THE Tower of Silence, The Hanging Gardens, the enigmatic Parsi population. It may sound like a Game of Thrones episode but is in fact a snapshot of what you’ll encounter if you find yourself wandering on Malabar Hill in south Mumbai.
It’s easy to catch a cab to the end of Chowpatty Beach and easier still to get lost climbing up the steep hill in the cool, foliage laden streets, crammed with Daimlers and designer dogs. The city’s poshest suburb, though, is also among its most fascinating.
A former home to the British expat population during the colonial years, the hillock now plays host to the super wealthy and the majority of India’s dwindling Parsi-Iranian Zoroastrians who count amongst their number the industrialist Ratan Tata and the late singer, Freddy Mercury.
A notoriously private lot, Malabar Hill plays host to their most famous and macabre burial site as well as some other, slightly hidden gems you should hopefully stumble upon.
Tower of Silence
Notwithstanding a bit of illegal abseiling, you definitely won’t bump into this sacred burial house, shrouded by 54 acres of forest land (no mean feat retaining that real estate in this area of town) .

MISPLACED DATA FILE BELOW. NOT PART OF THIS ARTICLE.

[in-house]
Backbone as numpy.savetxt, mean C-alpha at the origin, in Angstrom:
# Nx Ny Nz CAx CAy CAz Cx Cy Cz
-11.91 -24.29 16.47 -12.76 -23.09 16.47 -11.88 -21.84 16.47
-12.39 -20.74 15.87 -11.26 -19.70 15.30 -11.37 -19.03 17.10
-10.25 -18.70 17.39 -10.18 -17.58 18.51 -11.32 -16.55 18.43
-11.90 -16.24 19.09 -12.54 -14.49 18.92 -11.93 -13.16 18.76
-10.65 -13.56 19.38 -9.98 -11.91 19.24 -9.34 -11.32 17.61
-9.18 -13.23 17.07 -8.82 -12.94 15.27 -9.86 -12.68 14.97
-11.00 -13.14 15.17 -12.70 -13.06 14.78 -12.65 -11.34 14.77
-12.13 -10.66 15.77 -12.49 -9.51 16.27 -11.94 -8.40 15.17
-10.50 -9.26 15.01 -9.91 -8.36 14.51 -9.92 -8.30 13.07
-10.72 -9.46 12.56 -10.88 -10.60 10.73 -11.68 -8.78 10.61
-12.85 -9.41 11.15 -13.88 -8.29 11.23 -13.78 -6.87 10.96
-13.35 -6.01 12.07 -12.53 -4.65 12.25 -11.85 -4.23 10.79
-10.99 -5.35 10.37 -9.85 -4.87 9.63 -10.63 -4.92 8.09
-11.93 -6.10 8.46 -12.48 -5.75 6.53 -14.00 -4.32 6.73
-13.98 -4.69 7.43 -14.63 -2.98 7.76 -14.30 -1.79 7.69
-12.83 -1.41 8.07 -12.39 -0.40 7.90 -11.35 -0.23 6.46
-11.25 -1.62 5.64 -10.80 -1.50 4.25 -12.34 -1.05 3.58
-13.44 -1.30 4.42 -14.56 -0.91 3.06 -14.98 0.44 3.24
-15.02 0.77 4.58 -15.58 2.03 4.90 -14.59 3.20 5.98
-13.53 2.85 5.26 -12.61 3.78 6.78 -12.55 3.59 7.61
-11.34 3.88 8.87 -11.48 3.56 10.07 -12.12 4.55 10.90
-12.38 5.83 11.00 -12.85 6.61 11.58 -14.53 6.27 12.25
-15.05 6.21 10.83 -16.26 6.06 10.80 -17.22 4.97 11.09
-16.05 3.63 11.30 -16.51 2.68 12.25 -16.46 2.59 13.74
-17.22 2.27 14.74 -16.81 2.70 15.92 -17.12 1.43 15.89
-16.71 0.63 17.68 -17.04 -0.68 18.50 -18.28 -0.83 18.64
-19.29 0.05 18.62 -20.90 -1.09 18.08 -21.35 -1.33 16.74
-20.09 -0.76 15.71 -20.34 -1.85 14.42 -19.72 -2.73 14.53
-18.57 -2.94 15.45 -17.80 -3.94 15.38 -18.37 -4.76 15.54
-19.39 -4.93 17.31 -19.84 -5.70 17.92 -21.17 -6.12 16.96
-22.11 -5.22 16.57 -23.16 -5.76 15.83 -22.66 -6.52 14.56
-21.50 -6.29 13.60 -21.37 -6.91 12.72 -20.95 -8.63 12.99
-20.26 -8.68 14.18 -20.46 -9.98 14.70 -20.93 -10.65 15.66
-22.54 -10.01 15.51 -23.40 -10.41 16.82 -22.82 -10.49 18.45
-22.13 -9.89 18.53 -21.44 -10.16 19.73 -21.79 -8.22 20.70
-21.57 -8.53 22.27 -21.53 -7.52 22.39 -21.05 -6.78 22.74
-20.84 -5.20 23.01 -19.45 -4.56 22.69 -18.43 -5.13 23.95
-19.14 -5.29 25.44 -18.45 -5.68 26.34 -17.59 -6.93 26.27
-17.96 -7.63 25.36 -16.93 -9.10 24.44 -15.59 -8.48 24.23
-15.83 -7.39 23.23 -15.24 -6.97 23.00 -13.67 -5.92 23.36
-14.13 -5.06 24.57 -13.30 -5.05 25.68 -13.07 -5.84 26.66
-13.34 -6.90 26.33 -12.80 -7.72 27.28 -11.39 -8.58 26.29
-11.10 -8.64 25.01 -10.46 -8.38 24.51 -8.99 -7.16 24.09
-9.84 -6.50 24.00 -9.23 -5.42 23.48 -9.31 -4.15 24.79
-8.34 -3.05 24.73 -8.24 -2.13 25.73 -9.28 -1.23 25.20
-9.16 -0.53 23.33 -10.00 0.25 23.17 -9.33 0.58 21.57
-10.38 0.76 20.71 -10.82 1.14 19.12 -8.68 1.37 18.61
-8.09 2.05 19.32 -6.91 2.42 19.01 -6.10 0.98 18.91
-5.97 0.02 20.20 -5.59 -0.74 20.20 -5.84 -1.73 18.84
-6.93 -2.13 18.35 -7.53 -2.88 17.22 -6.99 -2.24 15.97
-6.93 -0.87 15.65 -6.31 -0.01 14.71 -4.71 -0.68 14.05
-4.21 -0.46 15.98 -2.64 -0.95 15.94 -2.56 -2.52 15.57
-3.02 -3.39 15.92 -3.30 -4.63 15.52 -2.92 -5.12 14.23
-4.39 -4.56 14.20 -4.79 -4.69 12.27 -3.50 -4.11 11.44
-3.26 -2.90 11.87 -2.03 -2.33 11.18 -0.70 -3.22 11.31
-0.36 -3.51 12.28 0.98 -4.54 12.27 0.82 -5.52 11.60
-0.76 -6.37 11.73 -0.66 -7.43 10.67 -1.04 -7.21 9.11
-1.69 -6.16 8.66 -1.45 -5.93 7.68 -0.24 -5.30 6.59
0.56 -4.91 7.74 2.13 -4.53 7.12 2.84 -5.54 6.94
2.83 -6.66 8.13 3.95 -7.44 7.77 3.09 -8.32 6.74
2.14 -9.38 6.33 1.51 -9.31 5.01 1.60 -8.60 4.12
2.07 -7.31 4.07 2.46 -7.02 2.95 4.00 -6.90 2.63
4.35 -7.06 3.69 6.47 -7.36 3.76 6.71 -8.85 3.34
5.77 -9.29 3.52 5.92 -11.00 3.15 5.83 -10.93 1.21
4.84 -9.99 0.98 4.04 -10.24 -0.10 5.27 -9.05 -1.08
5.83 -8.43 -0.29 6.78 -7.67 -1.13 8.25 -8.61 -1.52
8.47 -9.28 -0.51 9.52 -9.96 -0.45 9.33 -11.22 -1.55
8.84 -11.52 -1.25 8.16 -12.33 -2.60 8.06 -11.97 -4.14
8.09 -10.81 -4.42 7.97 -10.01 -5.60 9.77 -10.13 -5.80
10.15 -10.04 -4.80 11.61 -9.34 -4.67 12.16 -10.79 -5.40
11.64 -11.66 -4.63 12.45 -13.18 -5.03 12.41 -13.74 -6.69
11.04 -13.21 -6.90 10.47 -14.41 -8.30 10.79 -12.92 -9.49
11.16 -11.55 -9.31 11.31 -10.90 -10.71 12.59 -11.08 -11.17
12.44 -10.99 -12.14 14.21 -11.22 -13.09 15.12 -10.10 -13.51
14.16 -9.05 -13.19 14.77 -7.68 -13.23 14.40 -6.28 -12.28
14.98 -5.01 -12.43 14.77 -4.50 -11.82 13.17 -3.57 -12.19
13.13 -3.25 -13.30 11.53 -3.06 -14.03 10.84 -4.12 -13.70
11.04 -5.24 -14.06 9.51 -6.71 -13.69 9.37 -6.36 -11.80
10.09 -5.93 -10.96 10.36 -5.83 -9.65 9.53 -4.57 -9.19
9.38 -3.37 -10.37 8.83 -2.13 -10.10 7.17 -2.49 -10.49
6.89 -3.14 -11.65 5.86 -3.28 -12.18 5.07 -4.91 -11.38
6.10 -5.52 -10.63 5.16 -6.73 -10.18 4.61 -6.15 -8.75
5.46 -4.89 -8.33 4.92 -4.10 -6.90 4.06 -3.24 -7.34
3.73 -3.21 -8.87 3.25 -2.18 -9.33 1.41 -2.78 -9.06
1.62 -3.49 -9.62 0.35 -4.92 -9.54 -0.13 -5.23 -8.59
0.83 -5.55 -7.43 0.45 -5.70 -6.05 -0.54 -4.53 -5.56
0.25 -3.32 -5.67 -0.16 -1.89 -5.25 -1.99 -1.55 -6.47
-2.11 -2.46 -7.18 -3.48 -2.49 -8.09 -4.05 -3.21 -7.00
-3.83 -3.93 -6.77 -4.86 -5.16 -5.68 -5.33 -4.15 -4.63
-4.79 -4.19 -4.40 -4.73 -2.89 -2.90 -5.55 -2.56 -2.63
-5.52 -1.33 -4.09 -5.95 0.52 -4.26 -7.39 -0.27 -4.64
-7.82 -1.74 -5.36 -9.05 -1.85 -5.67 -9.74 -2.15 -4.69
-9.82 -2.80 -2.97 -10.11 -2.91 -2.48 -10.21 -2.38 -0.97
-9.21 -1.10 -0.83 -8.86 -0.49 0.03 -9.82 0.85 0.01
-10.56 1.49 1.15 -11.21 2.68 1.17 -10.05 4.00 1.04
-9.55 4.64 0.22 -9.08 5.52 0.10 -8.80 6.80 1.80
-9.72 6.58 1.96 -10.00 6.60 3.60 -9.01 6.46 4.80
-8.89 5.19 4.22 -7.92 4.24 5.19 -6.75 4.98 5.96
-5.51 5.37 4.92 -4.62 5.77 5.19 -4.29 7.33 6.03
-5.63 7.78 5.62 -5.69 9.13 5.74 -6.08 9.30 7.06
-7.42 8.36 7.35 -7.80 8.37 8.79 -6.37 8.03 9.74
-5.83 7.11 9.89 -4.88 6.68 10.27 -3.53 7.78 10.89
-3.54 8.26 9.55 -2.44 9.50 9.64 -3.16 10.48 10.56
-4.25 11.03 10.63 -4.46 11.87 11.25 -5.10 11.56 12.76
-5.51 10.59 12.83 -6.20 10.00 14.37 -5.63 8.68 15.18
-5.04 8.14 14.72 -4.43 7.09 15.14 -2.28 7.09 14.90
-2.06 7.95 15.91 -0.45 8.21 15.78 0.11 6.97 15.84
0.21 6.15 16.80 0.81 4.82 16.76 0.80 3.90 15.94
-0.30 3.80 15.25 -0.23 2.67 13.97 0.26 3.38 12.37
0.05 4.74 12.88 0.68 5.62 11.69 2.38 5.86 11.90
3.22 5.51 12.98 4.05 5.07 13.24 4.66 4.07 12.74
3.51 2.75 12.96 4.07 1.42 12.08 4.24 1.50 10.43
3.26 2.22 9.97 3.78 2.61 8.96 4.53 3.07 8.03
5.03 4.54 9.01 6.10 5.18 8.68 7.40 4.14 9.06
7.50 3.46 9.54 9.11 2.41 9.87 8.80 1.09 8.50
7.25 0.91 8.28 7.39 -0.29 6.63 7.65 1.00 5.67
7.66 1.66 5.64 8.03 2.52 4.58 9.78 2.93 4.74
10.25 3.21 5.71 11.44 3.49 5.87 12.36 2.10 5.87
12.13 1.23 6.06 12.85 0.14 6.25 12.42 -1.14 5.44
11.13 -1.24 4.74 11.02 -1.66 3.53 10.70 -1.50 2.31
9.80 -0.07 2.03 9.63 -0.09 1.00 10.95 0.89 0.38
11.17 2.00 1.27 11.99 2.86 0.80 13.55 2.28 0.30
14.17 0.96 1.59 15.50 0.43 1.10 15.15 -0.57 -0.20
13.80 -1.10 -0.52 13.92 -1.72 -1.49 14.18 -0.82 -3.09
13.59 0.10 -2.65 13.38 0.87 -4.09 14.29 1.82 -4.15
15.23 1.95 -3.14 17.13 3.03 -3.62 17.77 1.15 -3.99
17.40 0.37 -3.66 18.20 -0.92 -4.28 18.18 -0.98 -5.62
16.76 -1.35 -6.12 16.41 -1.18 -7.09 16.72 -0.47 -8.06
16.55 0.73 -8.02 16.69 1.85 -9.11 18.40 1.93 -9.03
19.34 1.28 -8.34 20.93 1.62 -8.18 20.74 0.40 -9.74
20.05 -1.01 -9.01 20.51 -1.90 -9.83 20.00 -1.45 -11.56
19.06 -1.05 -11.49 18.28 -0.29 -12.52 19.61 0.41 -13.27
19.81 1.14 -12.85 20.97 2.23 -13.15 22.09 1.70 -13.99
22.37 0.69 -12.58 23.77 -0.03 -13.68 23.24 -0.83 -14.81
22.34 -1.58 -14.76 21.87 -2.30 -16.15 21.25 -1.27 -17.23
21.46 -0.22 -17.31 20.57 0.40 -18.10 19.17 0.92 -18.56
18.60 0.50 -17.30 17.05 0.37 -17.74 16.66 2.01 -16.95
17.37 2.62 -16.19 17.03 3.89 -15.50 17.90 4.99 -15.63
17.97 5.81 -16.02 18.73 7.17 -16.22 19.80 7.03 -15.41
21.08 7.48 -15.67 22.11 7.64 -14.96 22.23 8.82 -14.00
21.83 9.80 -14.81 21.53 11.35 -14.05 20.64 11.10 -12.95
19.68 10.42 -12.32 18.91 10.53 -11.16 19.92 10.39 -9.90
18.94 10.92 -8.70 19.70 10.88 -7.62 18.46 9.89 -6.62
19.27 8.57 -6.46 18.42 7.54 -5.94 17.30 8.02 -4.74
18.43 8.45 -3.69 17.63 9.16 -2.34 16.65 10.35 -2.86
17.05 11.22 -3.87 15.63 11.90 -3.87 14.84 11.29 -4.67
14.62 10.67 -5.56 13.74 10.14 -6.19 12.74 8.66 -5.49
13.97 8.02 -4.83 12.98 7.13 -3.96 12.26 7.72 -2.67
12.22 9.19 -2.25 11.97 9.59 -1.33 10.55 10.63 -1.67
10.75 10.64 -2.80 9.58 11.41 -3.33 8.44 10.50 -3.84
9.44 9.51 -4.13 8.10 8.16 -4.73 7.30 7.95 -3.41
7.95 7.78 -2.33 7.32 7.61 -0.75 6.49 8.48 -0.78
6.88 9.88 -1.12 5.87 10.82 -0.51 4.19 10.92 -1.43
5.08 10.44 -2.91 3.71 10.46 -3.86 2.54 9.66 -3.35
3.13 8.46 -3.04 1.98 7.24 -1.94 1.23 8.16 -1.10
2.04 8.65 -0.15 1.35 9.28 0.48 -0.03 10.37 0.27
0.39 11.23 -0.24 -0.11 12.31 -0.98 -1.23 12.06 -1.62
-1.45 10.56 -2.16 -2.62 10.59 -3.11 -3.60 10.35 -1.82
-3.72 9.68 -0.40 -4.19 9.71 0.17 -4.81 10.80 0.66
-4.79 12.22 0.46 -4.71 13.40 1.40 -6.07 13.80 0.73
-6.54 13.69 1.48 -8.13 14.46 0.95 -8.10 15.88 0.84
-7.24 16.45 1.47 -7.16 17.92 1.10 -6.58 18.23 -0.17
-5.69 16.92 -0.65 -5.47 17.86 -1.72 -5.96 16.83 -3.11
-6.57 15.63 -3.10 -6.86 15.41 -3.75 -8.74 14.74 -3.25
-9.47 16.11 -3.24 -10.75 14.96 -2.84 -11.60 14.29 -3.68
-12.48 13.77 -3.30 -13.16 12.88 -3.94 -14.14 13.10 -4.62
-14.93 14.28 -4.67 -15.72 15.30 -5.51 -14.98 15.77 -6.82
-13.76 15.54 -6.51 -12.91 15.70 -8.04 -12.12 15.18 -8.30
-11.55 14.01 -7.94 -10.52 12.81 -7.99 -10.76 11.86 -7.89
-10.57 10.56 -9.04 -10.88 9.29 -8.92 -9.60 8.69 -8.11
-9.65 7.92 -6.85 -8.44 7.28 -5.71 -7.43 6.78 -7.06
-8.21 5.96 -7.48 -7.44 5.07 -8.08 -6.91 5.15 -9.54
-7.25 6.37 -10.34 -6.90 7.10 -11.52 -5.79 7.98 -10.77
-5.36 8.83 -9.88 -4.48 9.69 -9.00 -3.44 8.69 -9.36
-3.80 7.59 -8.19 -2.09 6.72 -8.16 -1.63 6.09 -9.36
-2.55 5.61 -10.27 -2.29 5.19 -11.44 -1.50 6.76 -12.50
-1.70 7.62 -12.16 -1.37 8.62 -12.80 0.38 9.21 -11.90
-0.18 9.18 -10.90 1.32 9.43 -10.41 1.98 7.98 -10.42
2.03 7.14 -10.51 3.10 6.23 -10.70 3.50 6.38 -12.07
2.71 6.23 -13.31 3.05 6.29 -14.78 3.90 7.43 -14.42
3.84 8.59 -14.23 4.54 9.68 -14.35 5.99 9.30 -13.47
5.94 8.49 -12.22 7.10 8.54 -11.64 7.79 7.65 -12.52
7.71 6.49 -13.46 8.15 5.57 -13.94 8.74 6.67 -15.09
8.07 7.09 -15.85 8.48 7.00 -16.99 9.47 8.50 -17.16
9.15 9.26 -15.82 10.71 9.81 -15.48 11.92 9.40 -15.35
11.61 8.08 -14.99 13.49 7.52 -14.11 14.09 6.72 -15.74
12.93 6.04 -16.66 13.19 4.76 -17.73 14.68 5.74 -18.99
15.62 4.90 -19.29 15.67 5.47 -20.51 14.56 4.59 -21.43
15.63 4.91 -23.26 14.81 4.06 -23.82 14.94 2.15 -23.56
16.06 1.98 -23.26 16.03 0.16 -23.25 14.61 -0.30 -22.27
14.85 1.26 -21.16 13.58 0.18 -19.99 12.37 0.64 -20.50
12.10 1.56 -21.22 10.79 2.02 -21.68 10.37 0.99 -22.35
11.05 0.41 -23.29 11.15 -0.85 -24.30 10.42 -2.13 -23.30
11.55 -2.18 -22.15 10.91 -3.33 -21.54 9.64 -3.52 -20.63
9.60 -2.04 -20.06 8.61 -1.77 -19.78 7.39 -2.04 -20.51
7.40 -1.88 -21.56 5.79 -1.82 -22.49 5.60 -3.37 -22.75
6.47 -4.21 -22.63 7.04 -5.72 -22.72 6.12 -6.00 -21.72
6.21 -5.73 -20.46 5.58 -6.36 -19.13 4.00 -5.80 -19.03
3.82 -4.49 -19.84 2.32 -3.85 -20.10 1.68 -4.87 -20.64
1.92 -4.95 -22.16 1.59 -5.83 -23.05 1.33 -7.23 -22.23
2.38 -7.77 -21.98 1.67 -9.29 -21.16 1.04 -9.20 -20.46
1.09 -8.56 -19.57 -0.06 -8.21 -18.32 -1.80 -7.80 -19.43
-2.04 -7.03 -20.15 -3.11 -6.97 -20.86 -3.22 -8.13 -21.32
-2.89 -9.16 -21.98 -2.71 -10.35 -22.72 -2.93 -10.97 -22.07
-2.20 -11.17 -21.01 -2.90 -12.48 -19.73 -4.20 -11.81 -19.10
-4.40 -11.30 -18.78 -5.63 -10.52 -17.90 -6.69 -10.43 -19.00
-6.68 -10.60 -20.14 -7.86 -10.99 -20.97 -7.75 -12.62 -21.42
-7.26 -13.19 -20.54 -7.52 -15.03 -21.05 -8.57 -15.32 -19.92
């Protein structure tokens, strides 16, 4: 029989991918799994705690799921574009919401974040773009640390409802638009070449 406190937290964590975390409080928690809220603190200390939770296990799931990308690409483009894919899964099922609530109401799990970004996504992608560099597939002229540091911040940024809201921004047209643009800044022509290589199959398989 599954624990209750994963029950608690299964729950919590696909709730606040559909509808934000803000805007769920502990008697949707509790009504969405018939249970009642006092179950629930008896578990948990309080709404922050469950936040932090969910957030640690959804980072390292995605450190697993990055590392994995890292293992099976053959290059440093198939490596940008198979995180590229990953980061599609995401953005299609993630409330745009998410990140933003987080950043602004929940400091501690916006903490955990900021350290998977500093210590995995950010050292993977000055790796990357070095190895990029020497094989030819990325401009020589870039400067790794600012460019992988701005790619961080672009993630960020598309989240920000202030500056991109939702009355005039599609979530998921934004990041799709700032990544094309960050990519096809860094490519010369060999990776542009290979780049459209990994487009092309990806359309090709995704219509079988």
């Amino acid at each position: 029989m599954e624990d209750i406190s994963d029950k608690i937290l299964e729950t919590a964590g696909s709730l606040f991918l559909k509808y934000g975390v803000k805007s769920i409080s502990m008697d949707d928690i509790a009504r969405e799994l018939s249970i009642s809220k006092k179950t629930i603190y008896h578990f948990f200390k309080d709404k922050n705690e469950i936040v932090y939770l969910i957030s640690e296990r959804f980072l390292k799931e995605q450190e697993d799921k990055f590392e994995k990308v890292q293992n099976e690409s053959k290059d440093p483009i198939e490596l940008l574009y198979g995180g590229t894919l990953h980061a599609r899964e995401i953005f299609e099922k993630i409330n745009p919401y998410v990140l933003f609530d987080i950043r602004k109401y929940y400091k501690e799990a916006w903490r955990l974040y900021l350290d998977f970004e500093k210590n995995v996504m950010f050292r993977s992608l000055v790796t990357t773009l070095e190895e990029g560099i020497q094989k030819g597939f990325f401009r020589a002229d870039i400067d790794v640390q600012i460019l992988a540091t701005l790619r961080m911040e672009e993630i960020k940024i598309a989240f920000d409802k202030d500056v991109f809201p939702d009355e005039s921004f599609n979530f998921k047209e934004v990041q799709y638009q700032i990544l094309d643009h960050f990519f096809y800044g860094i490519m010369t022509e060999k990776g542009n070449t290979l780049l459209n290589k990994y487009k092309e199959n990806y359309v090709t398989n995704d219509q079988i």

Part of the mystery is just imagining the ritual of the deceased, washed then laid out in the sun on concrete platforms waiting for vultures to swoop down to devour all their flesh. Remarkably quick and impressively sanitary by all accounts.
Ensconced in secrecy, this ancient tradition is under threat due to a demise in the local vulture population who are being poisoned by the modern drugs in the corpses they have preyed on for centuries.
Hanging Gardens of Mumbai
Babylon it isn’t but if you’re after a pleasant and relatively cool place to wander in the midday heat the Hanging Gardens are just the ticket.
Built in 1880, the gardens are famous for animal-shaped topiary, their legendary views of Marine Drive and Chowpatty Beach and a decidedly odd tourist attraction called the ‘Boot House’ which is either based on a common nursery rhyme or just an artistic interpretation of Mumbai overcrowding.
Kamla Nehru Park
Named after the wife of India’s first prime minister, this pleasant park has an abundance of greenery, some great places for sunset views of the city, the odd peacock and, for those of pensionable age, special areas out of bounds to all but senior citizens.
But perhaps the best feature of the park is its view of an entirely different landmark — the controversially opulent Antilia House.
From Kamala Nehru Park you have an excellent view of Antilia, the 27-storey skyscraper home of Indian business tycoon Mukesh Ambani. Worth over US$1 billion, it tops the list of the world’s most expensive residences.
It decadently houses Mr Ambani, his wife and two daughters. And six levels of underground parking. And 3 helipads. And 600 staff. Named after a mythical island in the Atlantic Ocean it is certainly fathoms away from the financial reality even of the monied Malabar Hill Mumbaikars.